Mortgage demand remained subdued for the second consecutive week despite slightly lower mortgage rates. Mortgage applications decreased by 0.7% on a seasonally adjusted basis during the week ending March 22, according to the Mortgage Bankers Association’s (MBA) weekly mortgage applications survey. “Purchase applications were essentially unchanged, as homebuyers continue to hold out for lower mortgage rates and for more listings to hit the market,” Joel Kan, MBA’s vice president and deputy chief economist, said in a statement. “Lower rates should help to free up additional inventory as the lock-in effect is reduced, but we expect that will only take place gradually, as we forecast that rates will move toward 6% by the end of the year. Similarly, with rates remaining elevated, there is very little incentive right now for rate/term refinances.” Both purchase and refinance activity decreased during the week. Purchase loan application volume dropped by 0.2% from one week earlier. Meanwhile, refinance volume fell by 2% from the prior week. As of Wednesday, the 30-year fixed rate on HousingWire’s Mortgage Rates Center stood at 7.16%.

The Bank of Canada (BoC) is likely to move ahead of the U.S. Federal Reserve on its first rate cut, as tepid economic growth and cooling inflation are priming up conditions to ease borrowing rates sooner, economists and analysts said. Usually, a strong economy south of the border is good news for Canada, since about three quarters of Canada’s international trade is knitted to the U.S. But with the Canadian economy clocking growth of 1% in the fourth quarter, compared with a 3.2% annualized increase in the U.S., the Bank of Canada may chart its own course. “The Canadian economy has buckled under the pressure of higher interest rates… therefore, they can’t match the Fed,” said Simon Harvey, head of forex analysis who expects a 25-basis point cut in June. Money markets are pricing in a 70% chance of a quarter point cut at the BoC’s June 5 meeting, and bets for a cut at its April 10 gathering have risen to 20% since data last week showed an unexpected slowdown in inflation. The Fed is widely expected to cut rates for the first time at its June 11-12 meeting.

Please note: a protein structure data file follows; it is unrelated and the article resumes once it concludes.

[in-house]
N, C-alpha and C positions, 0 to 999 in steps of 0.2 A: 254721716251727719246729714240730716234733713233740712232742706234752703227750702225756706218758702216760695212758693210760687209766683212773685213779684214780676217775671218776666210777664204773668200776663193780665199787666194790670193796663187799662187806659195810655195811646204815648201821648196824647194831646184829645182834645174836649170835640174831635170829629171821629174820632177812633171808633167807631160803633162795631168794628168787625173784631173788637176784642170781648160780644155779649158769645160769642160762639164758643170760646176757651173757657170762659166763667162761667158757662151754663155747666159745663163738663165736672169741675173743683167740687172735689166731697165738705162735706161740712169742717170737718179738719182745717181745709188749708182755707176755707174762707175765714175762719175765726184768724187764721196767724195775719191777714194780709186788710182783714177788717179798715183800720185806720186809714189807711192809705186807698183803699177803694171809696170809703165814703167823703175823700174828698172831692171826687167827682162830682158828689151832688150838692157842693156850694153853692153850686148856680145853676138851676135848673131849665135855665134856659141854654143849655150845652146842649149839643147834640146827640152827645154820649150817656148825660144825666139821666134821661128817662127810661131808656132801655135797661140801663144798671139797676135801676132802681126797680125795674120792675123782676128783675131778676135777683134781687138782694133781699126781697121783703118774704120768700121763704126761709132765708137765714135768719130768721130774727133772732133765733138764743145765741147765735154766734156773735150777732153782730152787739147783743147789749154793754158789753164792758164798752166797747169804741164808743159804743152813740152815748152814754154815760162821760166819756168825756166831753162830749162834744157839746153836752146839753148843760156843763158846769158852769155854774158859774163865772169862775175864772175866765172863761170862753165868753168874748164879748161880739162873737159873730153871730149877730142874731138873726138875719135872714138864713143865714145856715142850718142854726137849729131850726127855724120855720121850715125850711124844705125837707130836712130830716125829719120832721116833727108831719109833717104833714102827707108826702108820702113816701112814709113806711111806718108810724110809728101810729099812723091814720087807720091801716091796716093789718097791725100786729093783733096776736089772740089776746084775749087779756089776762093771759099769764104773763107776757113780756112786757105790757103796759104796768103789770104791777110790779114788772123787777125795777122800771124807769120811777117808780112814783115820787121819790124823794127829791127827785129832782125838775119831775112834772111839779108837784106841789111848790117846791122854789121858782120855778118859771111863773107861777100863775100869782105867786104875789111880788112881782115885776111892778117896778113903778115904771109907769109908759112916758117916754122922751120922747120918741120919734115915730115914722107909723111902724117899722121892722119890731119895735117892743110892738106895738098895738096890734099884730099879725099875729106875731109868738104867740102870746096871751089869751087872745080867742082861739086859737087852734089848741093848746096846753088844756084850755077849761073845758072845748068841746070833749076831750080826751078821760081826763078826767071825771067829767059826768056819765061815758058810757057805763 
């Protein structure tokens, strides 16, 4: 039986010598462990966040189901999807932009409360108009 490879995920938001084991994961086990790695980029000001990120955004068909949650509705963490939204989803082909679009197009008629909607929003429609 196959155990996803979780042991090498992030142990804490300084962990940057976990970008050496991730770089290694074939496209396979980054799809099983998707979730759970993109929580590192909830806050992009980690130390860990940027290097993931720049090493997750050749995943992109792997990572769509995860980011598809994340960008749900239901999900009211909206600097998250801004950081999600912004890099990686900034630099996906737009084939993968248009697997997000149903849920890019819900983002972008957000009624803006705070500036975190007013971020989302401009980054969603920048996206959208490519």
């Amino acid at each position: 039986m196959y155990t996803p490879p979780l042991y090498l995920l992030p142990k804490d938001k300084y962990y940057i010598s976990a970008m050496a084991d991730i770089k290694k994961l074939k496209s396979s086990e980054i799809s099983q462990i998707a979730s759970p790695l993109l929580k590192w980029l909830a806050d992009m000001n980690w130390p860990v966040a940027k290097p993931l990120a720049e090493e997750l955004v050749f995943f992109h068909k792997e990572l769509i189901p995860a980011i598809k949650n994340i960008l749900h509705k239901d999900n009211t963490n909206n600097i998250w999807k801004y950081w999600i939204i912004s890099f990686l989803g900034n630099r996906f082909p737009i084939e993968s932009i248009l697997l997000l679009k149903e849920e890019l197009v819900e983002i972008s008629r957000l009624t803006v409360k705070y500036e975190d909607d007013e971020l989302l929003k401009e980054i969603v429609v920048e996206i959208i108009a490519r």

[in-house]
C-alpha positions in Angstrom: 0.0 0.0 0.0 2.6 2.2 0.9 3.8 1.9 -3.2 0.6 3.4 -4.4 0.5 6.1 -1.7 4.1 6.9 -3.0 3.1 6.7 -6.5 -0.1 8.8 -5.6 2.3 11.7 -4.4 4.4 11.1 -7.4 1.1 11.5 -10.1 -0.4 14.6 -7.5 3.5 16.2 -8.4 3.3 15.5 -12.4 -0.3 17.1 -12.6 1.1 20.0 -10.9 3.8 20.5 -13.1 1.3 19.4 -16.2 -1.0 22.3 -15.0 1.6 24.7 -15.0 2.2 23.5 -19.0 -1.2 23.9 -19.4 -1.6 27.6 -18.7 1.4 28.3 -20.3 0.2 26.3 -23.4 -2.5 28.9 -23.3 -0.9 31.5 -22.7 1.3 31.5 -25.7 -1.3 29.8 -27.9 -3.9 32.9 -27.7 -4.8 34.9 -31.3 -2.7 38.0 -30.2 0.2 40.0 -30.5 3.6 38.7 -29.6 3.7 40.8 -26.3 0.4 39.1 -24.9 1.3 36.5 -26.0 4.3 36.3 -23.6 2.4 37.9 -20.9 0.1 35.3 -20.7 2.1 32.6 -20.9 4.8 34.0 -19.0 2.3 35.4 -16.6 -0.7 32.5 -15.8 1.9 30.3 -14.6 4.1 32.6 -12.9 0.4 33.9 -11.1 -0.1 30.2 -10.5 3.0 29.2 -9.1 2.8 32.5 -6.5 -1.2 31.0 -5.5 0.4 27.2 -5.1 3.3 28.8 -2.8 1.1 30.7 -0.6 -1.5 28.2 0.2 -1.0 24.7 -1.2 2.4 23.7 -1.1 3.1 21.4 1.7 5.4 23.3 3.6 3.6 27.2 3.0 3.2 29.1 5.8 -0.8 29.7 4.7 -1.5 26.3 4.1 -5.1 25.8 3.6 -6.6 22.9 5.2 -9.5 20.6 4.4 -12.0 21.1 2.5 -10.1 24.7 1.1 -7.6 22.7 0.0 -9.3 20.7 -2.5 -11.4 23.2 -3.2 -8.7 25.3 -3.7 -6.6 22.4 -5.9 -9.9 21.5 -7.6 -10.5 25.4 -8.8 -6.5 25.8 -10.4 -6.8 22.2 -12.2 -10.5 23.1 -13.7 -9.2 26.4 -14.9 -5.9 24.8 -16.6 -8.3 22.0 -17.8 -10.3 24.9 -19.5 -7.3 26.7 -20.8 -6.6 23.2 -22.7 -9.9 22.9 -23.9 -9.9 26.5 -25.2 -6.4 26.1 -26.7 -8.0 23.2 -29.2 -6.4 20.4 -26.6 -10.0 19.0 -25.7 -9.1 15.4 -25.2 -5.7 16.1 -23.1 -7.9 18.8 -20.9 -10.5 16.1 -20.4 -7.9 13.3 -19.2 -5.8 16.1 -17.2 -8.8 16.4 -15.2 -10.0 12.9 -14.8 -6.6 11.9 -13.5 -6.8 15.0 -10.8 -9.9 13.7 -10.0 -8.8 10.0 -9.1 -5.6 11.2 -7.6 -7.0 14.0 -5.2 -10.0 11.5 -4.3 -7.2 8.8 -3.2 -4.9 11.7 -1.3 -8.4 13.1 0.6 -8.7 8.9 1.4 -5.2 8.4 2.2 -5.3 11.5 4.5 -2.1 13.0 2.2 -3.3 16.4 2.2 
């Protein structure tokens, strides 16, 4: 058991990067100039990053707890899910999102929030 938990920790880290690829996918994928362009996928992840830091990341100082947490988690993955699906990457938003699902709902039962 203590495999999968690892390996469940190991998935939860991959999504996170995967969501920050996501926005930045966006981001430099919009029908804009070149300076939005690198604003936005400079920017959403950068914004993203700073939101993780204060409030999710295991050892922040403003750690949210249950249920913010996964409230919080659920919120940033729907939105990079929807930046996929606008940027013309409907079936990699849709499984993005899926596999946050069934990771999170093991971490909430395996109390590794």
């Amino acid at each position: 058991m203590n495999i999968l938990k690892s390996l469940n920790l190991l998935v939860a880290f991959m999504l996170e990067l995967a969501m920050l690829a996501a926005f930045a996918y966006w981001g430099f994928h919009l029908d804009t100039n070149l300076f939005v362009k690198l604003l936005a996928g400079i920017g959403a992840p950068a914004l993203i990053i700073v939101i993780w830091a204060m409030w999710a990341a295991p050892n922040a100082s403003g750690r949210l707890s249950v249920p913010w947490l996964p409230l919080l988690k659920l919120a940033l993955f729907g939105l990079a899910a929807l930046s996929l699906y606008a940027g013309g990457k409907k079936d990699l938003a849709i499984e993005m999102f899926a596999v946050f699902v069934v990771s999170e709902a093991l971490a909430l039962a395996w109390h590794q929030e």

The yen’s rapid decline comes even after the Bank of Japan raised interest rates for the first time since 2007. A lack of guidance pointing to further near-term policy tightening, and the central bank’s insistence that financial conditions will remain easy, have instead pushed the yen in the opposite direction — something that traders have jumped on. That leaves Japan looking to the Federal Reserve to start cutting U.S. rates, a move that should indirectly bolster the yen by weighing on dollar. But markets suggest that move is still months away, with swaps pricing the first Fed cut in July. It all points to a growing tug-of-war between policymakers and markets over how far the yen can fall. Traders already see 152 yen per dollar as the next line in the sand and have established options bets to capitalize.

Volatility should be expected to remain high as investors will be closely watching for hints on upcoming monetary policy direction. Many investors have redoubled their efforts to ensure that their portfolios are sufficiently diversified in the hopes that they will be able to withstand corrections in multiple market sectors. Many of these investors have included physical precious metals as part of their diversification plans, given their long history as a hedge against both inflation and during times of economic turmoil. Remember, the key to profitability through the ownership of physical precious metals is to own the physical product and hold it for the long term. Always remember that you should never overextend your ability to maintain ownership of your precious metals over the long run.

Trading Department – Precious Metals International Ltd.

Friday to Friday Close (New York Closing Prices)

Mar. 22, 2024Mar. 29, 2024Net Change
Gold $2,159.42 $2,221.4161.992.87%
Silver $24.65 $24.870.220.89%
Platinum $896.10 $911.7015.601.74%
Palladium $993.52 $1,019.7826.262.64%

Month End to Month End Close

 Feb. 29, 2024Mar. 29, 2024Net Change
Gold$2,045.75 $2,221.41175.668.59%
Silver$22.68 $24.872.199.66%
Platinum$881.60 $911.7030.103.41%
Palladium$941.68 $1,019.7878.108.29%

Previous Year Comparisons

Mar. 31, 2023Mar. 29, 2024Net Change
Gold $1,966.95 $2,221.41254.4612.94%
Silver $23.96 $24.870.913.80%
Platinum $994.69 $911.70-82.99-8.34%
Palladium $1,473.25 $1,019.78-453.47-30.78%

Here are your Short-Term Support and Resistance Levels for the upcoming week.

This is not a solicitation to purchase or sell.
© 2024, Precious Metals International, Ltd.

Leave a Reply

Your email address will not be published. Required fields are marked *

This site uses Akismet to reduce spam. Learn how your comment data is processed.